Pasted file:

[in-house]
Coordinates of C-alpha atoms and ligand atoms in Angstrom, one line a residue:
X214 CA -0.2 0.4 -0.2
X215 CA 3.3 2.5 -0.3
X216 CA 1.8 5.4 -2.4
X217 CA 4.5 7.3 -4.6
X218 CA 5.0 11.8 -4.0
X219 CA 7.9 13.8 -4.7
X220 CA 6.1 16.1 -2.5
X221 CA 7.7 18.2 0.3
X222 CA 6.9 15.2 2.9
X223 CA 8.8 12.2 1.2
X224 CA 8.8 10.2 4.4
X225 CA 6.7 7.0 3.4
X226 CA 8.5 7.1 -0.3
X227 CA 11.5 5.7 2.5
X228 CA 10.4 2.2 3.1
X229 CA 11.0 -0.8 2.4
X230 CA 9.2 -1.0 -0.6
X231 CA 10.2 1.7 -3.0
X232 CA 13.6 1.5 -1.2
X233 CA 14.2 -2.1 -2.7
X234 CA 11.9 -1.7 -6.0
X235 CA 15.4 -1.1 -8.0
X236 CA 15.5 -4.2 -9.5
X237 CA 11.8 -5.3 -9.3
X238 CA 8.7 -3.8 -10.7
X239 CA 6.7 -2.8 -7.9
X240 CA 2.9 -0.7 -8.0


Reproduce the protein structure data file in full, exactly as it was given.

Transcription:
[in-house]
Coordinates of C-alpha atoms and ligand atoms in Angstrom, one line a residue:
X214 CA -0.2 0.4 -0.2
X215 CA 3.3 2.5 -0.3
X216 CA 1.8 5.4 -2.4
X217 CA 4.5 7.3 -4.6
X218 CA 5.0 11.8 -4.0
X219 CA 7.9 13.8 -4.7
X220 CA 6.1 16.1 -2.5
X221 CA 7.7 18.2 0.3
X222 CA 6.9 15.2 2.9
X223 CA 8.8 12.2 1.2
X224 CA 8.8 10.2 4.4
X225 CA 6.7 7.0 3.4
X226 CA 8.5 7.1 -0.3
X227 CA 11.5 5.7 2.5
X228 CA 10.4 2.2 3.1
X229 CA 11.0 -0.8 2.4
X230 CA 9.2 -1.0 -0.6
X231 CA 10.2 1.7 -3.0
X232 CA 13.6 1.5 -1.2
X233 CA 14.2 -2.1 -2.7
X234 CA 11.9 -1.7 -6.0
X235 CA 15.4 -1.1 -8.0
X236 CA 15.5 -4.2 -9.5
X237 CA 11.8 -5.3 -9.3
X238 CA 8.7 -3.8 -10.7
X239 CA 6.7 -2.8 -7.9
X240 CA 2.9 -0.7 -8.0